Buddy Martin Blog: Is The Honeymoon Over For Mullen? Probably. But He’s Still Married To The Gators.

Updated: Jun 3

Not Dan Mullen's finest moment: The Halftime Scuffle with Mizzou.

I’m looking for Jo. First name Mo. As in Mo-Jo. Counting the final 45 days or so of spring, trying to bust through the Wall of Pandemic Hangover with a sprint to football season 2021, here in my three-point stance, skipping over the forthcoming summer heat and cutting right to the chase. I want college football back, full go.

Just to be certain, I looked it up. “Mo-Jo. To regain one’s confidence, energy, or enthusiasm, especially coinciding with a resurgence in one’s success.” Yeah, that’s what I’m looking for. However, I’m also a realist. Things are going to be different.

For instance, you and I know The Honeymoon is Over for Dan Mullen. It’s Year 4. There are no championship trophies in the case yet. And while progress is nice, patience is not in abundance when it comes to The Gator Nation. If you haven’t already, are you willing to invest long term in Dan Mullen? And is he willing to reciprocate? No, I’m not throwing shade on Mullen, because I still think he’s the ideal Florida coach. But facts is facts.

In Urban Meyer’s fourth year at Florida, he went 13-1 and won the BCS national championship. In his fourth year at Ohio State, the season after winning his third career national championship, he went 13-1 and won the Fiesta Bowl over Notre Dame, winding up No. 4 in the final AP Poll 5.

In Steve Spurrier’s fourth year at Florida, 1993, he went 11-2, beat West Virginia in the Sugar Bowl, won the SEC and wound up ranked No. 5 in the AP Poll.

Fourth-year seasons have been fairly kind to Florida’s greatest coaches. What will it be like for Dan Mullen in 2021?

You’ll get a mixed bag of answers – as I have on #The Buddy Martin Show in recent weeks. Most of my so-called “expert” guests who specialize in college football – and especially the Gators – see moderate success ahead. Perhaps it can be best described “close but no cigar” for Mullen whose progress was rocking along nicely until the semi-collapse at the end of the 2020 season.

No matter how you slice it – and most of my most knowledgeable guests commentators tend to cut Mullen slack – the tail-end 0-3 swan dive was not a pretty optic. We can talk about the unfortunate oopsies that occurred as the Gators closed out a season which had included an encouraging win over Georgia, but the truth is 0-3 still 0-3. And the question is: Where do they go from here?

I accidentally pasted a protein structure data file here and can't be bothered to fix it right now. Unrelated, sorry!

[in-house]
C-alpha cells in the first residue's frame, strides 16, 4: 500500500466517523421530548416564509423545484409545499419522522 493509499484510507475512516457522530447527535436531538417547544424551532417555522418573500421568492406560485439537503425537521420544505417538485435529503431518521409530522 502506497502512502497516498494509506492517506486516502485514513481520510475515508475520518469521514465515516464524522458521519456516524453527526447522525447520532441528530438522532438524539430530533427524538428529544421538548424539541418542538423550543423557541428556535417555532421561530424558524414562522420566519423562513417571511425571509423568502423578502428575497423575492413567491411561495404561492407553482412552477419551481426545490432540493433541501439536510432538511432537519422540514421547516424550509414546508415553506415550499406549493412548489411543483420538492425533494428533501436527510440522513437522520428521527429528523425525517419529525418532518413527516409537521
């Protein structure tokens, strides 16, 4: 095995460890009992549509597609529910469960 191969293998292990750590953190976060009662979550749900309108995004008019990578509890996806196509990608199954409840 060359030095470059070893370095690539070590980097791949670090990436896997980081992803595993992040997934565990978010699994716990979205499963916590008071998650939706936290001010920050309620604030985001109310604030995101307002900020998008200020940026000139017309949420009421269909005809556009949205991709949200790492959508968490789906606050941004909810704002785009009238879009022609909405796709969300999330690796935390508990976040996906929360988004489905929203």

OK, so The Shoe Game was ugly, but perhaps an anomaly. And we don’t just assume Kyle Trask would have gotten Evan McPherson close enough to have cut through the fog with a sure-fire winning field goal over LSU. But probably. So chalk that off to circumstance. Besides, they could be forgiven for peeking around the corner at Alabama.

If the Crimson Tide were the measuring stick in 2020 – and why wouldn’t they be? – then let’s apply the Dan Mullen Algebra to the question that he answered about Georgia in 2019 when the Gators lost by a touchdown to the Bulldogs:

Reporter: “How far behind is Florida to Georgia?”

Mullen: “Seven points.”

Seems like Dan Mullen used to smile a lot more. Photo Credit: Alex Shepherd

By that standard, since Saban beat Mullen only, 52-46, in the SEC Championship game, it could be argued Florida is nipping at the heels of Alabama, except we all know that’s not the truth. Nobody else came within 6 points of Alabama. Progress, but no cigar.

And then we don’t even need to discuss that disastrous 55-20 loss to Oklahoma in the Cotton “Opt Out” Bowl, do we?